Onnik Krikorian - 16.05.2007

    Is that true? About journalists being allowed into polling stations after the close of the election? In 2003, that certainly wasn’t the case with those accredited to be there for the count having to be in the polling station when the police lock the doors. Or that’s what I seem to recall from back then, the argument being that nobody should be allowed into a polling station when the ballot boxes are opened and the vote is being counted.

  2. Reply
    Observer - 16.05.2007

    Couldn’t get through to CEC to check for sure, but will try again.

  3. Reply
    Onnik Krikorian - 16.05.2007

    Ever wonder why the radical opposition and A1 Plus have lost all credibility in the eyes of anyone with a brain? Here’s exhibit 1:

    “People were openly given money from cars. Voters must not participate in the elections forcibly under a threat of a revolver. After the election people came to me to apologise and said that they had reasons for obeying; either they worked for that candidate, or their children went to their school,” he says. When we tried to find out whether he can prove his words, Israel Hakobkokhyan, showed his eyes as evidence.

    Hmm, eyes as evidence? Someone said to me the other day that it was reporting like this that probably means we’re well rid of A1 Plus from the TY screens. I won’t go that far, but this is the problem with the opposition media and especially all these reports on electoral falsifications.
    Anybody can allege anything. What we all need — including the international observers — is evidence. Until opposition proxies and parties can prove such allegations is it any wonder that the population is fed up with politics and sells its vote to the highest bidder?

  4. Reply
    artmika - 16.05.2007

    Agree re evidence part. Anyone with a brain will understand that using only “eyes” as evidence is far from being considered credible; sometimes it is not even “eyes”, just slogans. However, it is not right to blame media, in this case A1+ for presenting of what members of opposition said. They are doing their job, and A1+ have all my credibility so far; it presents also official position when it comes. So people who read and follow the events can make up their minds. May be they need to make it clear that e.g. this and this evidence was not possible to confirm by other independent sources etc. Politicians are to blame for their empty rhetoric.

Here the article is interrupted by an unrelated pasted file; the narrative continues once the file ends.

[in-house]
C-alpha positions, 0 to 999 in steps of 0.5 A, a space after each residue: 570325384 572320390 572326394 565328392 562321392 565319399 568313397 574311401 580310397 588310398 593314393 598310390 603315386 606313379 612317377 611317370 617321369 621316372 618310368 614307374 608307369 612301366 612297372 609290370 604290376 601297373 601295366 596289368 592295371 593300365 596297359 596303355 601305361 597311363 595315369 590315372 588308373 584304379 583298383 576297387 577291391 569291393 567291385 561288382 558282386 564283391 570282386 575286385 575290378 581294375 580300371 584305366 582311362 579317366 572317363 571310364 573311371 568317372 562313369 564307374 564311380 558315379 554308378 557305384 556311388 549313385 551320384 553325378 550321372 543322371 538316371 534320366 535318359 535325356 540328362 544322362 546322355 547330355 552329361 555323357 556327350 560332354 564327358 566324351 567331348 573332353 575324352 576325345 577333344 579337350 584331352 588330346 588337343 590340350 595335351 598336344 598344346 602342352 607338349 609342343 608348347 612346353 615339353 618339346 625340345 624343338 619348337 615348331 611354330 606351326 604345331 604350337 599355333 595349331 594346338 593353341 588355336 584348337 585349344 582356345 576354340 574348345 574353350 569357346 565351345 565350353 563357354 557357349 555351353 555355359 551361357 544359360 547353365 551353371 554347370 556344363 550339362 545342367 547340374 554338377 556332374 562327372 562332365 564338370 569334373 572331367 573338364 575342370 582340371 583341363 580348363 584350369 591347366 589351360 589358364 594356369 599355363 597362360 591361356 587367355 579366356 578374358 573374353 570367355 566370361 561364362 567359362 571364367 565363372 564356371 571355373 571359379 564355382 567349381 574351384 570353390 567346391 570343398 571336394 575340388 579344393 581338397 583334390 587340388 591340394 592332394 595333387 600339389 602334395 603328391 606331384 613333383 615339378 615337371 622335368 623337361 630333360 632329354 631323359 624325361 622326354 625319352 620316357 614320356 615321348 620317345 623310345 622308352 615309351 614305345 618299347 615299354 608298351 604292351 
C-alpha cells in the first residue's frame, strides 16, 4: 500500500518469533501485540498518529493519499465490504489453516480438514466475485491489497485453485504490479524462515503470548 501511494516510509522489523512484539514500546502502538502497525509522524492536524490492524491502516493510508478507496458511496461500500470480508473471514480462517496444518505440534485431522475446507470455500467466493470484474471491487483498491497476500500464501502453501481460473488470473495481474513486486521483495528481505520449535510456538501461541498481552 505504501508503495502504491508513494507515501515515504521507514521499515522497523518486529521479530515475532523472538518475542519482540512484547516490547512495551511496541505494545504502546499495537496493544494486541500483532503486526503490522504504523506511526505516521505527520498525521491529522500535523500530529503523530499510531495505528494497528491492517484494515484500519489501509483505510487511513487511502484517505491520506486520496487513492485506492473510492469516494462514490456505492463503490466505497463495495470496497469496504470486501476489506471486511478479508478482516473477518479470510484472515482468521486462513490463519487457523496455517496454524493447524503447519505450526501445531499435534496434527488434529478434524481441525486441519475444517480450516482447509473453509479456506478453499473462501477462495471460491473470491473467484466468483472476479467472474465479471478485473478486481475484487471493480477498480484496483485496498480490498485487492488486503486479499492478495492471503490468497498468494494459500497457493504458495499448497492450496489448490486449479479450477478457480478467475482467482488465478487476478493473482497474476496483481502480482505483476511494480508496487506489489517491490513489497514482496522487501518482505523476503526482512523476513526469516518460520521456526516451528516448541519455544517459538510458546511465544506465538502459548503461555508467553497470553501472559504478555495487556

5. Reply
    Onnik Krikorian - 16.05.2007

    Well, I don’t know about that. I still remember A1 Plus reporting Liberty Square being full to capacity for an Impeachment rally when only 700 were there. Fact is that it’s getting very hard to trust many media outlets in Armenia these days.
    Unfortunately, A1 Plus has shown itself to be a pro-opposition media outlet rather than an independent one. Yes, I agree, it also posts “official” news, but sometimes its commentary and occasional misinformation means that I have to check multiple sources before I can believe some of its anti-government reporting.
    Yes, the pro-government press can be the same, but it’s unfortunate to see that this is happening with A1 Plus as well. You can be oppositional AND report the news based on facts. Anyway, re. Hakobkokhyan, I went to photograph him this evening and I’m sorry, I just don’t see how he would have been elected even without the allegations in the story.
    Anyway, I think that one reality the opposition is failing to see is that even without the vote bribes, they had nothing to offer the electorate and the time is now ripe for alternative and new political forces as well as civil society to re-evaluate its position and approach to date. Still, just my opinion. People will agree or disagree. That’s just how I see it.

  6. Reply
    Observer - 17.05.2007

    Well, it is true that A1plus engages too much in sensation hunting and is dangerously non-objective when it comes to covering the opposition.
    On the other hand, considering how the government sponsored media are behaving: neglecting the opposition completely, covering everything the government does in a favorable light, I guess A1plus is serving as a balancing factor, and its dominant position in the Armenian internet media market, which is consumed mostly by educated young people and the diaspora, means that is what is demanded in this country.

  7. Reply
    Onnik Krikorian - 18.05.2007

    Well, if only people who demand alternative information get something that is reliable. Being biased is one thing, but misinforming is just as bad as what they say they are fighting against.
    Still, it’s Armenia, and the media is lousy whichever way you look at it.